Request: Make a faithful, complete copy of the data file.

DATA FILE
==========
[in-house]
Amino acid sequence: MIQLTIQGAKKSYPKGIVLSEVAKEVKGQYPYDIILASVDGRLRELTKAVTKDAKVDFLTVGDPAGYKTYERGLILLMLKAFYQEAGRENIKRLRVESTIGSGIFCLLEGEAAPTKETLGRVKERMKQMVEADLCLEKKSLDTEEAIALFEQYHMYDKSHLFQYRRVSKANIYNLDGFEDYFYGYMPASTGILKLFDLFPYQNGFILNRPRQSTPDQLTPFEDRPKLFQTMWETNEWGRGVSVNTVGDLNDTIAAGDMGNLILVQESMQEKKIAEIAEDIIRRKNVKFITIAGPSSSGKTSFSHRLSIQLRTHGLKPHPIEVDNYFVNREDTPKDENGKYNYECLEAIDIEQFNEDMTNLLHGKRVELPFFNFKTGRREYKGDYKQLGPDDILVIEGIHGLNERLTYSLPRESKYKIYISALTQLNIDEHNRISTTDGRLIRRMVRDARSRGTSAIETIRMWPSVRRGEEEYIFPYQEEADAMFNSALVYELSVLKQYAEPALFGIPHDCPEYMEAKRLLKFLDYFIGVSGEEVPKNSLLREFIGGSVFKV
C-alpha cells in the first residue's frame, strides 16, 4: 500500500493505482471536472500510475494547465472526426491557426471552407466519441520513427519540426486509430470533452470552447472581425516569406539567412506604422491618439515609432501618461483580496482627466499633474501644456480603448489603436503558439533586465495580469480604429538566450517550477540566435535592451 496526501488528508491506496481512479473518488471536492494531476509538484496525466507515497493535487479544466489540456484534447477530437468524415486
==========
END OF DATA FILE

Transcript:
[in-house]
Amino acid sequence: MIQLTIQGAKKSYPKGIVLSEVAKEVKGQYPYDIILASVDGRLRELTKAVTKDAKVDFLTVGDPAGYKTYERGLILLMLKAFYQEAGRENIKRLRVESTIGSGIFCLLEGEAAPTKETLGRVKERMKQMVEADLCLEKKSLDTEEAIALFEQYHMYDKSHLFQYRRVSKANIYNLDGFEDYFYGYMPASTGILKLFDLFPYQNGFILNRPRQSTPDQLTPFEDRPKLFQTMWETNEWGRGVSVNTVGDLNDTIAAGDMGNLILVQESMQEKKIAEIAEDIIRRKNVKFITIAGPSSSGKTSFSHRLSIQLRTHGLKPHPIEVDNYFVNREDTPKDENGKYNYECLEAIDIEQFNEDMTNLLHGKRVELPFFNFKTGRREYKGDYKQLGPDDILVIEGIHGLNERLTYSLPRESKYKIYISALTQLNIDEHNRISTTDGRLIRRMVRDARSRGTSAIETIRMWPSVRRGEEEYIFPYQEEADAMFNSALVYELSVLKQYAEPALFGIPHDCPEYMEAKRLLKFLDYFIGVSGEEVPKNSLLREFIGGSVFKV
C-alpha cells in the first residue's frame, strides 16, 4: 500500500493505482471536472500510475494547465472526426491557426471552407466519441520513427519540426486509430470533452470552447472581425516569406539567412506604422491618439515609432501618461483580496482627466499633474501644456480603448489603436503558439533586465495580469480604429538566450517550477540566435535592451 496526501488528508491506496481512479473518488471536492494531476509538484496525466507515497493535487479544466489540456484534447477530437468524415486